Nutmeg Allergy: Is Nutmeg a Tree Nut?
Nutmeg is a popular seasoning used in various desserts, baked goods, and entrees. Cider and other beverages may also contain it. Nutmeg is especially featured in Moroccan and Indian cuisines. You can find it in a whole form or in the form of a ground spice.
Because of its name, some people believe that nutmeg is a type of tree nuts. If you are allergic to tree nuts, you may be wondering if you can safely consume nutmeg. In fact, nutmeg is technically a seed, which means it’s safe for people with tree nut allergies.
However, this food product can still trigger allergies in those who are allergic to seeds. While having a seed allergy doesn’t necessarily mean you are allergic to nutmeg, some people can develop mild and severe reaction after eating nutmeg-containing foods.
How Do You Tree Nut and Seed Allergies Differ?
Tree nuts are one of the eight most common food allergens in the world, as well as peanuts, soy, wheat, milk, eggs, fish, and shellfish. While tree nut allergies are more likely to affect children, they can also develop in adults. On the contrary, allergies to nutmeg and other seeds are quite rare.
The most common type of seed allergies is a sesame seed allergy. In some countries, such as Canada, food manufacturers are required to declare even trace amounts of sesame seeds in the product.
What Is a Food Allergy?
An allergic reaction to a food occurs, when the immune system perceives a protein contained in the food as a dangerous substance. A person can be allergic to one particular food protein, as well as to multiple foods. Many people are allergic to the entire food categories, such as nuts, seeds, dairy, or shellfish.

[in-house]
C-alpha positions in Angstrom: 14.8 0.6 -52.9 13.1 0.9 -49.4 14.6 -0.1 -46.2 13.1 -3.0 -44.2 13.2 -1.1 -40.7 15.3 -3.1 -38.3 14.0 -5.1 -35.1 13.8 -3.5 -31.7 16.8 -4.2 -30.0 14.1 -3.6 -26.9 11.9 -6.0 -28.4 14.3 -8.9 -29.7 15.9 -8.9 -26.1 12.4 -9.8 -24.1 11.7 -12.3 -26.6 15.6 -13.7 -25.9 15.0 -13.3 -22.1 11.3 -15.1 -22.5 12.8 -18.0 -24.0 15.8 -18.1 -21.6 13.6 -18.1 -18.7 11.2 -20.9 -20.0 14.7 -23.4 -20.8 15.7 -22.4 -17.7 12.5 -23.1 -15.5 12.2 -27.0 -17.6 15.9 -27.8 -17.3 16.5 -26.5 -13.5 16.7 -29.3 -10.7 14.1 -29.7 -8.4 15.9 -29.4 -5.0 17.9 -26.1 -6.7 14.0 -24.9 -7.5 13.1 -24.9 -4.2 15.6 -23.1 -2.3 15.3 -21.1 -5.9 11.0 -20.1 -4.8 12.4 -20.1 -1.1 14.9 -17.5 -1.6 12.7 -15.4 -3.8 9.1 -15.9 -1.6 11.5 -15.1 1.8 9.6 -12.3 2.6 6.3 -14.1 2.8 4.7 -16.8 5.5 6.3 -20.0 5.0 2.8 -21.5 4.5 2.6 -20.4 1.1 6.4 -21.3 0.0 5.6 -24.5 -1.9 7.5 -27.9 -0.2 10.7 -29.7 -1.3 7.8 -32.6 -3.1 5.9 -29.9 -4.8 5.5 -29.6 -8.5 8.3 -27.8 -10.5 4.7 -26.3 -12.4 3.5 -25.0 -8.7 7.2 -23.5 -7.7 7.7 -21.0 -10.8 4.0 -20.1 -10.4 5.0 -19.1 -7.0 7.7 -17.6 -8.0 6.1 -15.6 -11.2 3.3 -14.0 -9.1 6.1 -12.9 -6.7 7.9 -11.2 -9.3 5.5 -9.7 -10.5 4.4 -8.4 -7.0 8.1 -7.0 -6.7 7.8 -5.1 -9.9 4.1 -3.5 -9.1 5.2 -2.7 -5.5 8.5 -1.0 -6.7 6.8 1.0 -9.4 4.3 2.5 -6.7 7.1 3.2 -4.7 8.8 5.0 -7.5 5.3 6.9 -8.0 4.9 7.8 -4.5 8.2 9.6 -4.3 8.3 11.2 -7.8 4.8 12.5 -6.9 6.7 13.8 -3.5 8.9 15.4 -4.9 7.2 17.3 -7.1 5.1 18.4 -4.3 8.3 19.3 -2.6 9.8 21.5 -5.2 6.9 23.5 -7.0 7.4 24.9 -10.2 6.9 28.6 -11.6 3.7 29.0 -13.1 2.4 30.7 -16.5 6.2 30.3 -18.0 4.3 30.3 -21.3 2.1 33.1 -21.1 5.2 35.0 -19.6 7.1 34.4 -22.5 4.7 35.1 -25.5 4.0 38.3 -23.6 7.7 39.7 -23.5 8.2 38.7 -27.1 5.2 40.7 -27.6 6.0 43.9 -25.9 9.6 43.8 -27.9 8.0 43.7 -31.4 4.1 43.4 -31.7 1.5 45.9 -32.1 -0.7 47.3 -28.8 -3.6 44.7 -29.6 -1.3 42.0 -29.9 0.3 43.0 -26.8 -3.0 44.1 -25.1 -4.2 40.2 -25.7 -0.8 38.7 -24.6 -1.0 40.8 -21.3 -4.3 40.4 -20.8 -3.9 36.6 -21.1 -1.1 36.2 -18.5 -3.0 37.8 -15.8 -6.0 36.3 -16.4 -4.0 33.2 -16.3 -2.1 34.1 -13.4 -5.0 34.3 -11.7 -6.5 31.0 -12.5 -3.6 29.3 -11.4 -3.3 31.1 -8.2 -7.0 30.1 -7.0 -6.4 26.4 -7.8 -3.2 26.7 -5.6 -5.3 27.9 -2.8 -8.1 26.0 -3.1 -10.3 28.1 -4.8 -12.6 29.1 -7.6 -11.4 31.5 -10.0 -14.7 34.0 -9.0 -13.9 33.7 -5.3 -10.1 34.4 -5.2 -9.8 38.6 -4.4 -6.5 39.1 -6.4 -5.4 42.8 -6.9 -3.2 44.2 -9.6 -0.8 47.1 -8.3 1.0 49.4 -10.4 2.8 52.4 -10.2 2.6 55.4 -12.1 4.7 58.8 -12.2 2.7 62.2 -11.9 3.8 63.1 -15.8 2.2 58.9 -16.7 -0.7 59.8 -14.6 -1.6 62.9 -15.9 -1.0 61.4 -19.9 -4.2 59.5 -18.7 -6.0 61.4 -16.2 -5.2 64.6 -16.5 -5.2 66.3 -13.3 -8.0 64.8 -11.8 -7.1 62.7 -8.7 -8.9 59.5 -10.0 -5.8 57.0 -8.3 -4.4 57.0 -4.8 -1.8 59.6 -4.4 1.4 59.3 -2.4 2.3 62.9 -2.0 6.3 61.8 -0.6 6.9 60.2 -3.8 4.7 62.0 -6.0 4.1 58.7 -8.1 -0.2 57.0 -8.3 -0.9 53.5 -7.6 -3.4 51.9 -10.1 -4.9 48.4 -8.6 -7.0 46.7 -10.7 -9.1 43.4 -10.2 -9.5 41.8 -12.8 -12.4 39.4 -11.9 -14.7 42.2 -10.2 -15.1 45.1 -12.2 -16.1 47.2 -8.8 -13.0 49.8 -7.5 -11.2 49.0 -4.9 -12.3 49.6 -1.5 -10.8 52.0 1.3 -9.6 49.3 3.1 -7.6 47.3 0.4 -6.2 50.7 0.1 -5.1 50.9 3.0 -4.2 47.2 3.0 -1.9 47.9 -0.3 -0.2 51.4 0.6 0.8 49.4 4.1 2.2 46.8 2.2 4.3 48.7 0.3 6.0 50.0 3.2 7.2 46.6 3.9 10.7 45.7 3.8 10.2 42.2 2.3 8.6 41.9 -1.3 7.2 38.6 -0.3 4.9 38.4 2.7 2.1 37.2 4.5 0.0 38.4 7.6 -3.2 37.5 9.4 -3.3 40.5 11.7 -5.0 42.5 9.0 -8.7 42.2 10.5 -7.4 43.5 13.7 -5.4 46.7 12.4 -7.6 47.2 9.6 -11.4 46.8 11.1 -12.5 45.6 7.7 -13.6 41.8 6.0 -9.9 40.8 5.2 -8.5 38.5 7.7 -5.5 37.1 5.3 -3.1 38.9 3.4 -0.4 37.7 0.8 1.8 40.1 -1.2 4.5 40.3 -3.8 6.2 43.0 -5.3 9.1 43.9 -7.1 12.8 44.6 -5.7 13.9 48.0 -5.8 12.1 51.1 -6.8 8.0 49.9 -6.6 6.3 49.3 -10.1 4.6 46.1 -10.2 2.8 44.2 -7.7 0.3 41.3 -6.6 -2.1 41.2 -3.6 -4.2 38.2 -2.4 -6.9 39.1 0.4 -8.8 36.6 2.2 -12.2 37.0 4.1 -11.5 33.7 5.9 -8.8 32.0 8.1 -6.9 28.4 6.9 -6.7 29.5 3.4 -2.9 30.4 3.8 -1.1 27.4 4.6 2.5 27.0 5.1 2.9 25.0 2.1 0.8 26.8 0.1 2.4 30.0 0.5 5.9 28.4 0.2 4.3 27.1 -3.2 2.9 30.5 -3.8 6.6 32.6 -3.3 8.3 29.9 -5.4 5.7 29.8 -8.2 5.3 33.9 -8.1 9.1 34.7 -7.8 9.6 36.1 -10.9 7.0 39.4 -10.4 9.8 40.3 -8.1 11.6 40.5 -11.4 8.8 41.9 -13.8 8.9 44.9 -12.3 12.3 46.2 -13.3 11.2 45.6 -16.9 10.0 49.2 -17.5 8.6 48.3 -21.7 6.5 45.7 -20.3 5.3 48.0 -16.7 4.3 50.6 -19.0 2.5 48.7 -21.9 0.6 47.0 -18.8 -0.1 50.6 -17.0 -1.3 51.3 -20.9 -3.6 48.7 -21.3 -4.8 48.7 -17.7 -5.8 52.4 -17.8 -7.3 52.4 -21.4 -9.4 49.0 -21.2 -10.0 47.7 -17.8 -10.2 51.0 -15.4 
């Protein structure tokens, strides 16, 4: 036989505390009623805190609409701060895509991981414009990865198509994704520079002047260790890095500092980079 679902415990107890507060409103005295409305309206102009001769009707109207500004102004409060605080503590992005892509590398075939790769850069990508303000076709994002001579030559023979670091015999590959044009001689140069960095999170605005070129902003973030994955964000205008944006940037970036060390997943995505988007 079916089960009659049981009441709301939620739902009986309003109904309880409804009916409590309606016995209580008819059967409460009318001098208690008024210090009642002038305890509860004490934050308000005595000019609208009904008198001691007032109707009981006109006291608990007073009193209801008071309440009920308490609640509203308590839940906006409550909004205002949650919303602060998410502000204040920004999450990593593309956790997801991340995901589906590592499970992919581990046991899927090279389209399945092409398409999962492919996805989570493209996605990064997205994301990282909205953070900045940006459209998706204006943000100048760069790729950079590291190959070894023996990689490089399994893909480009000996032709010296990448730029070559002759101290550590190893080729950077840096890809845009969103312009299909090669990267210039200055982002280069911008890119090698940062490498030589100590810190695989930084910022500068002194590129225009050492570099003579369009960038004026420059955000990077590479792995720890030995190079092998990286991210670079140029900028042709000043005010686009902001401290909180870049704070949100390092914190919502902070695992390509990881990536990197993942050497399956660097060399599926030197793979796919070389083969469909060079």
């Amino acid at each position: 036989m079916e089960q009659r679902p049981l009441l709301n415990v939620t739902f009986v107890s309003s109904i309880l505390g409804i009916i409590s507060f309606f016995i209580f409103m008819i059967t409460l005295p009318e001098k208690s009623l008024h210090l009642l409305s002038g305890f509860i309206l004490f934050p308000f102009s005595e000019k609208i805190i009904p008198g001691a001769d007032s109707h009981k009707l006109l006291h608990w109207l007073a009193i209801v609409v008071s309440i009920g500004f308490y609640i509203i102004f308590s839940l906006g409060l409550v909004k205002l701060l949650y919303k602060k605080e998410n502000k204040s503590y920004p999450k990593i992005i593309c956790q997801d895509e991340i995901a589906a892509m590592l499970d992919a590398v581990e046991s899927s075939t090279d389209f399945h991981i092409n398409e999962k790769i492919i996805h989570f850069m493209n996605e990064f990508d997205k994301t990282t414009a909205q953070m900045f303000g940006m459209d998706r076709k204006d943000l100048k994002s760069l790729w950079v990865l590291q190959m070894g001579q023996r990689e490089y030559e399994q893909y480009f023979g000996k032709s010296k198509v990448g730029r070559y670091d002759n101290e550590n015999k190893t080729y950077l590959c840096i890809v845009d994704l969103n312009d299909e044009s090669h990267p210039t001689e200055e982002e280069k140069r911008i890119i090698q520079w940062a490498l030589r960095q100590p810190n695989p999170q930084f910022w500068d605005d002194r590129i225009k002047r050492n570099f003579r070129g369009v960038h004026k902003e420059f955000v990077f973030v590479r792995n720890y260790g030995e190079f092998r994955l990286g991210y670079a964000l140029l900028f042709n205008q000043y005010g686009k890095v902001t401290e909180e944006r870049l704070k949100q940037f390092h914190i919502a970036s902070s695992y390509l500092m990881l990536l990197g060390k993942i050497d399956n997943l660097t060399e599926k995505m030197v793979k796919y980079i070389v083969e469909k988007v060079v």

Cross-reactions between foods from different categories are not possible. Thus, being allergic to a tree nut doesn’t increase your risks for a nutmeg allergy.
Which Foods Trigger Seed, Nut, and Legume Allergies?
Such food groups as tree nuts, seeds, and legumes are often mistaken for one another. In order to avoid potential allergens, it is important to know the difference between these food products.
When it comes to seeds allergies, common triggers include: sesame seeds, chia seeds, coconuts, nutmegs, flax seeds, poppy seeds, pumpkin seeds, sunflower seeds, and wheat germs.
Speaking of common tree nut allergens, they include: almonds, cashews, Brazil nuts, hazelnuts, pecans, pistachios, walnuts, pine nuts, and macadamia nuts.
Finally, peanuts are the most common legume allergen, as well as chickpeas, black beans, fava beans, lentils, peas, lima beans, soy beans, and red kidney beans.
What Symptoms Are Caused by a Nutmeg Allergy?
An allergy to nutmeg can cause reactions ranging from mild to severe, such as anaphylaxis. The symptoms of a nutmeg allergy usually depend on how severe the reaction is.
The symptoms of a mild allergic reaction may include: nasal congestion, skin rash, swelling of the lips or tongue, chest tightness, wheezing, gastrointestinal symptoms like nausea, vomiting, abdominal cramps, or diarrhea, as well as weakness, or fainting.
Anaphylaxis is the most severe type of an allergic reaction. It causes potentially life-threatening symptoms that require an immediate medical attention. The symptoms of anaphylaxis usually occur a few minutes after the contact with an allergen. They may include: trouble breathing, lowered blood pressure, weak pulse, confusion, and fainting.
How to Diagnose an Allergy to Nutmeg?